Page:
4. This is not necessarily an altogether bad thing. Better than really fat or obese.

So how do we take the next step, beyond the huge value LC had been to get off that initial 40, 50, 60, 80, 160, 320 pounds (60 in my case)? We recognize that it wasn’t really any magic about LC that got us there. LC simply, effectively, lowered our food reward/palatability and as a consequence, we spontaneously lowered our average daily intake of calories.

Calories count.

So let’s run some example number for shits, giggles…and in hopes of a Second Coming (I didn’t specify what kind).

…Let’s suppose a 250 pound male body, 5′ 10″, 50yo, light to moderate get-off-his-ass level. Daily burn is about 3,500 calories.

He goes Low carb. His target is 160 pounds, 90 pounds away…because that’s the last time he remembers where a hot chick approached him and, well….she did nasty things to him. He’s been told he doesn’t need to count calories or anything—that they don’t matter, eat to satiety—under a certain set of proscriptions having to do with carbohydrate per se.

And it’s exactly what he does. After the initial water weight loss and adjustment period, he settles in. Since he doesn’t count calories, let me do so, hypothetically. …Wow, amazing, and this does go to the asset side of the Balance Sheet. He’s not doing anything like 3,500 calories per day. Not even close. Eating ad libitum, he’s naturally consuming about 2,800 calories for a 700 calorie deficit per day, or about a pound lost per 5 days. He feels awesome, great…because even though in big caloric deficit, he’s still on a very high fat diet and he’s not really hungry too often. He’s euphoric. The pounds are melting off. He’s an LC believer for life. It borders on Enlightenment. It’s tantamount to a religious experience or, a Second Coming.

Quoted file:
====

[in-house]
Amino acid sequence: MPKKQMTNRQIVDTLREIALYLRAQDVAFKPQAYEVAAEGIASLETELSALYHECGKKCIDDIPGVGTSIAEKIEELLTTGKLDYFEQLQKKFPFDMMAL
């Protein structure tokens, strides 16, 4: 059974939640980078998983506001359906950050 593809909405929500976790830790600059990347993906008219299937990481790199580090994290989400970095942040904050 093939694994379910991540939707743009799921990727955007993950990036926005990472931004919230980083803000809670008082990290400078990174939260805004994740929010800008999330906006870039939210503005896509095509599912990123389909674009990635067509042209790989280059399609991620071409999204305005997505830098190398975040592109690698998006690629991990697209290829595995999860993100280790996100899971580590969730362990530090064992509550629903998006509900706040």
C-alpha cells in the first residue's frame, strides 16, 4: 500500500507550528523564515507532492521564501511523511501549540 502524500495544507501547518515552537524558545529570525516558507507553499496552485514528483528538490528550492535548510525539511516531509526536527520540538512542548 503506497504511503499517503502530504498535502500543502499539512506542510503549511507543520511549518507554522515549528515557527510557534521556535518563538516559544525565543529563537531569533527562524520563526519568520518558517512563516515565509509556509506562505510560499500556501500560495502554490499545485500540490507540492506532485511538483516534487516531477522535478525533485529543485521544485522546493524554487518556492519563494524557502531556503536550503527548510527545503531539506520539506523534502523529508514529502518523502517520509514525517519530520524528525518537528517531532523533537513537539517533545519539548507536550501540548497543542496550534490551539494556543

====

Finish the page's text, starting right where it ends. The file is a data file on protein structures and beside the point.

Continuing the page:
This goes on for just short of a year, about 350 days if my math is correct. He’s livin’ it up, low-carb style. He’s doing himself, friends, and family a huge favor. Don’t discount that. But in the end, he’s accountable mostly to himself, and in that end, he stalls. He stalls, not at his 160 pound goal where hot chicks might once again do nasty things to him, but at 180 pounds, 20 pounds away. He’s gonna have to do something, or settle for 2nd string in the chick department. How can this be? Low carb is magic. He’s proved it. Over the space of an entire year!

…Or so he thinks.

What he only proved, however, is that calories count. Yea, he may have gorged on the fatty meat one night to the tune of pounds and huge calories and couldn’t wait to tell you. But like my dear late grandmother—while I was growing up in Reno—only ever told us about her jackpots at the slots, and never the amount she fed it regularly…what he didn’t tell you is that the next day, he didn’t eat much at all. He was satiated. It all subtracts down, over time.

As it tuns out, 2,800 average daily calories is about the requirement for a 50 year old guy, 180 pounds, 5′ 10″, who gets off his ass now and then. …Unfortunately, fantasizing about the hot chicks in waiting doesn’t burn a whole lot.